The world outside may be in the thralls of crisis, with house prices plunging, markets slumping and banks collapsing; but Russia’s cocoon ed super-rich can still spare 2.5 billion rubles ($99 million) for a Moscow townhouse apartment within strolling distance of the Kremlin.
Spurred by petrodollars and booming consumer confidence, Moscow’s real estate - where sky high prices can outpace Manhattan and London - has so far avoided following the local stockmarket’s downward spiral, which continued Tuesday.
Property agency Agent 002 said last Friday an unnamed buyer had splashed out on the seven-storey 1,300 square meter apartment near the Kursk railway station. “For Moscow, it’s an absolute record,” said Agent 002’s spokesman Ruslan Barabash. Barabash declined to identify the purchaser, but said he was an “active businessman” aged around 40 and not one of Russia’s most well-known tycoons. “It’s a completely beautiful home. The design is in the ‘high-tech’ style,” said Barabash. The townhouse apartment, close to the Kremlin in the center of a sprawling city of 12 million people, has its own swimming pool, a children’s floor and a winter garden on the roof.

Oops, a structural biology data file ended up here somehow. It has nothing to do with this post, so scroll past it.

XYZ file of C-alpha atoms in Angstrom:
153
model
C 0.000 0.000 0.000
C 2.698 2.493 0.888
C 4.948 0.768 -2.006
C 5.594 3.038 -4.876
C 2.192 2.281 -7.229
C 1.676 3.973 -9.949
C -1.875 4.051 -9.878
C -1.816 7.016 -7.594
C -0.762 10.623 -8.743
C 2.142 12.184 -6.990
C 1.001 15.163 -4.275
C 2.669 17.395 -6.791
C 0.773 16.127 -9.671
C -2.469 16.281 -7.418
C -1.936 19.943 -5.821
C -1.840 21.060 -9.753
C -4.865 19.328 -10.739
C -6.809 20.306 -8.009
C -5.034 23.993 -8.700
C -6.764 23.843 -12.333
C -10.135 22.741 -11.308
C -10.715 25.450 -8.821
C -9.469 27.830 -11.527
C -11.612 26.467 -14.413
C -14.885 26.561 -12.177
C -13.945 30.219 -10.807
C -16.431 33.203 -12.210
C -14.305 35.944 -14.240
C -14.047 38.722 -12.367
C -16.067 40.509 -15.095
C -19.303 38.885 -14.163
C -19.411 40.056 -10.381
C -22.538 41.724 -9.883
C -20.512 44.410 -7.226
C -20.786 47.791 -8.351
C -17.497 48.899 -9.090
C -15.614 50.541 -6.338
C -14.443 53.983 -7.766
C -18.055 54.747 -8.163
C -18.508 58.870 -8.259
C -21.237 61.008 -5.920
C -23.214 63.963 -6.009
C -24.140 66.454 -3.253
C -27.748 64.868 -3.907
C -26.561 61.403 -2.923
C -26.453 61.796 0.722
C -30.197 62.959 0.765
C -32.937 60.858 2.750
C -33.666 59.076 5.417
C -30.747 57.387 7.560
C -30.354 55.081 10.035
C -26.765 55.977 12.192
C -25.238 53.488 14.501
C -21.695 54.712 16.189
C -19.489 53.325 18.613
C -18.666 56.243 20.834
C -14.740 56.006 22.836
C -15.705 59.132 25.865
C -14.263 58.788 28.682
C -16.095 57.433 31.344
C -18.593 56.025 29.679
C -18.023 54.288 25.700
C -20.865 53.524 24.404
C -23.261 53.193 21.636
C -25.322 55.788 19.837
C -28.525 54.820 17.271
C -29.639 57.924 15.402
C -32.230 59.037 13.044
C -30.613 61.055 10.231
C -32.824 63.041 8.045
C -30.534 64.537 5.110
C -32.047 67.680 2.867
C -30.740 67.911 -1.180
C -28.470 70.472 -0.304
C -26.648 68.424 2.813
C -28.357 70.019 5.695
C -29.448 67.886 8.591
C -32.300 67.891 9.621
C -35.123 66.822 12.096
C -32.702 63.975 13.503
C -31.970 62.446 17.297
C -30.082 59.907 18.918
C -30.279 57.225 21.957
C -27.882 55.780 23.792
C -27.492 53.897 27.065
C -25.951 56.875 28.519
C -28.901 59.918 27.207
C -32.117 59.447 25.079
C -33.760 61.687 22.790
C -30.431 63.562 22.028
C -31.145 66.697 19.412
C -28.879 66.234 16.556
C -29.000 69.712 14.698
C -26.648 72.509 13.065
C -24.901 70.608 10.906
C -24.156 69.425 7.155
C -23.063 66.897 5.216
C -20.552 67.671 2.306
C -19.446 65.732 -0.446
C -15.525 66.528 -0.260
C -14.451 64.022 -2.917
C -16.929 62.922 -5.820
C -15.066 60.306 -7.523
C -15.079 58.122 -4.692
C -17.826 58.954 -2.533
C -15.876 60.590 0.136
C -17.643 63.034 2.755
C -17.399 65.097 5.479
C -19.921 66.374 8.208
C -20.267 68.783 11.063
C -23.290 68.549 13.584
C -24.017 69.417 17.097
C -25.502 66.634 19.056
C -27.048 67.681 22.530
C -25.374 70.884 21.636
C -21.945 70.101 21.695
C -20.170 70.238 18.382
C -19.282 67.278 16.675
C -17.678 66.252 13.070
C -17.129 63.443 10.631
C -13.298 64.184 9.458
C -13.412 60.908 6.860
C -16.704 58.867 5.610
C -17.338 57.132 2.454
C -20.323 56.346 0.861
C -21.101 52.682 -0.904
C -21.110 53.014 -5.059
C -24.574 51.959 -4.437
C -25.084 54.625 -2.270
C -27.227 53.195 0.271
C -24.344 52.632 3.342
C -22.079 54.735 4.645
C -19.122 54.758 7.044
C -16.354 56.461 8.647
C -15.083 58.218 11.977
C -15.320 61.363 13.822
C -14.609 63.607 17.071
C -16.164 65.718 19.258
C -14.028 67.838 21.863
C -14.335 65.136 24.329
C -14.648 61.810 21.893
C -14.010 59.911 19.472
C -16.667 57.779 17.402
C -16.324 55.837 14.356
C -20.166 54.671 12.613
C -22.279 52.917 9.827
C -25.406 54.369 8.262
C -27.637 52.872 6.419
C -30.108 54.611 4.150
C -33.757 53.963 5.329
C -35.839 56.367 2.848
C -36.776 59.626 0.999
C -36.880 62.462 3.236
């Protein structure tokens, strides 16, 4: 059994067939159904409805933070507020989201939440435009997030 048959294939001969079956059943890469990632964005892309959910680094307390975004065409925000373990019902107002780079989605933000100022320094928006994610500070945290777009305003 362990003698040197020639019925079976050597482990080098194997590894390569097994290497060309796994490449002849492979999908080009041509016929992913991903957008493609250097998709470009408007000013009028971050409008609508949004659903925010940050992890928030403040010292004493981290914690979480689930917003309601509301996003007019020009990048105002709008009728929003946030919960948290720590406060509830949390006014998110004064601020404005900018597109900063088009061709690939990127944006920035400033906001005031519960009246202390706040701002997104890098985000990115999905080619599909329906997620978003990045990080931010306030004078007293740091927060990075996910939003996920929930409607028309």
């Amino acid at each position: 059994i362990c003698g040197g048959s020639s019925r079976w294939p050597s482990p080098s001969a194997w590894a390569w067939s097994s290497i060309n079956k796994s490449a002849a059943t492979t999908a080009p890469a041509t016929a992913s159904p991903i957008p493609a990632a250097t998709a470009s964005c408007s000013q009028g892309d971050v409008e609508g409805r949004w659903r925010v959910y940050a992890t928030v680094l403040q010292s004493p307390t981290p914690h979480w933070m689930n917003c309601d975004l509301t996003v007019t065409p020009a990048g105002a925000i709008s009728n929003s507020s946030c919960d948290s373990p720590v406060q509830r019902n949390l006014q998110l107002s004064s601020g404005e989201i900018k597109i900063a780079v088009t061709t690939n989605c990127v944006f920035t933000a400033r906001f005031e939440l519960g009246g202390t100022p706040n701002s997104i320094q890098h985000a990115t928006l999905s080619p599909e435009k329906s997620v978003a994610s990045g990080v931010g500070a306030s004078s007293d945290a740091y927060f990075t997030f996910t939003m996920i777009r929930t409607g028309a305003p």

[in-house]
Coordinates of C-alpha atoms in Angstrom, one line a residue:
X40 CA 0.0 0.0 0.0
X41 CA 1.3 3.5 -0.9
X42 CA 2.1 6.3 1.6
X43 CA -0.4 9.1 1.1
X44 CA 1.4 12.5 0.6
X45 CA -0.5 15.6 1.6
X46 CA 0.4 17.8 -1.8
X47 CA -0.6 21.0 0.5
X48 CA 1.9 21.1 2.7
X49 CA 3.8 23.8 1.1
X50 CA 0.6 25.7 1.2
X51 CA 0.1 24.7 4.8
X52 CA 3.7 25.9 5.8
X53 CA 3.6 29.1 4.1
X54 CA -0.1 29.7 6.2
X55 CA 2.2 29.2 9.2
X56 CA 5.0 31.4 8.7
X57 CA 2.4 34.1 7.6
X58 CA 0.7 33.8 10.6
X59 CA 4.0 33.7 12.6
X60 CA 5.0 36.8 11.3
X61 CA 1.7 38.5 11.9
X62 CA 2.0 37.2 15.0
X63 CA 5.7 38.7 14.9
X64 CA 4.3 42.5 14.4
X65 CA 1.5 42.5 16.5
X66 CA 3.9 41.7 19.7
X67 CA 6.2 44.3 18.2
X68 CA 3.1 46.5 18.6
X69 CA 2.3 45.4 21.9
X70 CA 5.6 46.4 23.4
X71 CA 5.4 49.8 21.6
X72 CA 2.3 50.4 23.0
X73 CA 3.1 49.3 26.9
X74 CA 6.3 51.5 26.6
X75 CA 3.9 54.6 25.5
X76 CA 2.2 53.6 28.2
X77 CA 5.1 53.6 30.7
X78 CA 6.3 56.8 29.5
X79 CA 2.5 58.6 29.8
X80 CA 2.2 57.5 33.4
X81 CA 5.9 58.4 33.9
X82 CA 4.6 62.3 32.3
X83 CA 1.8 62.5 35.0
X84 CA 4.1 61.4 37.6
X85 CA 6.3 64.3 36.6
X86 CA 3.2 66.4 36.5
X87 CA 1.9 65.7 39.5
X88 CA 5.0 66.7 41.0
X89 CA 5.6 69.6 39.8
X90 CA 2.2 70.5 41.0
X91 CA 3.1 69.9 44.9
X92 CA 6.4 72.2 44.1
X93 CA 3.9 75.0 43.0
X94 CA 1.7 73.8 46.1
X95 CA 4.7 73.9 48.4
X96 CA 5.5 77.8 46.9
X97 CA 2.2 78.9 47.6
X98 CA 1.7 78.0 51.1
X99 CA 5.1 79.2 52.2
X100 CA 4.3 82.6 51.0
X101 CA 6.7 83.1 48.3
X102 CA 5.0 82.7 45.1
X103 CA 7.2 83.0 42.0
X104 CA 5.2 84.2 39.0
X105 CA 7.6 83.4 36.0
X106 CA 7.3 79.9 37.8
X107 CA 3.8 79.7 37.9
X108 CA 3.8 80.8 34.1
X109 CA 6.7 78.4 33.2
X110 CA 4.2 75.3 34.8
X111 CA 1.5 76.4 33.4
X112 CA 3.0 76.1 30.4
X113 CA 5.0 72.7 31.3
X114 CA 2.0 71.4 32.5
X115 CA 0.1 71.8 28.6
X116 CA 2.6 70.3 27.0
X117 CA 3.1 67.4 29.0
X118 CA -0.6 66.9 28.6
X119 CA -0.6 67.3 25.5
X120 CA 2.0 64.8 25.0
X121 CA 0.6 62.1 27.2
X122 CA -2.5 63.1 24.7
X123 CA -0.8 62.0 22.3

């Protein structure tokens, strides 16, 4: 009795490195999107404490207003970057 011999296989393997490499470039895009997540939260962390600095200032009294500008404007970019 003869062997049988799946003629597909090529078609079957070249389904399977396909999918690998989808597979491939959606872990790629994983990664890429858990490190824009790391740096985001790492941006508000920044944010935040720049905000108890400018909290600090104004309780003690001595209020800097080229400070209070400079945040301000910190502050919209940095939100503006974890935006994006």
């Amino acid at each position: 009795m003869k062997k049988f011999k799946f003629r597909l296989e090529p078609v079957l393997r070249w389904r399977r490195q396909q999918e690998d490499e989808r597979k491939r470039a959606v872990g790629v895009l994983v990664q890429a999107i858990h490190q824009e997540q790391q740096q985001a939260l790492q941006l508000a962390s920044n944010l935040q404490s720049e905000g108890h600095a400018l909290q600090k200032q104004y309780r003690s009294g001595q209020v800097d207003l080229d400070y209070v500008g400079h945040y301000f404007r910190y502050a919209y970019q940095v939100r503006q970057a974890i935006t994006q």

NOT THE LIMIT
Although the average monthly income for Russians hovers at just below $700, a growing middle class support an active real estate market, with a smaller number of super-wealthy clustered around Moscow able to afford anything they want.
Outside some of the trendiest and most expensive restaurants in the city center and its most exclusive suburb, drivers of Bentley, Maybach and Rolls Royce automobiles can be seen idling the hours while their owners dine nearby. “In the middle of August we observed a tendency of increasing sales for our most expensive apartments,” said Barabash.
The prices are a far cry from Soviet times when Russians paid monthly rents of a handful of dollars, but lived often several families to a shared apartment or kommunalka. Real estate analysts believe the current record could soon be broken, with demand strong at the top of the market. “I think this is price of 2.5 billion rubles is not the limit for Moscow and in the near future there may be even more expensive sales,” said property analyst Tatiana Makeeva. (Reuters)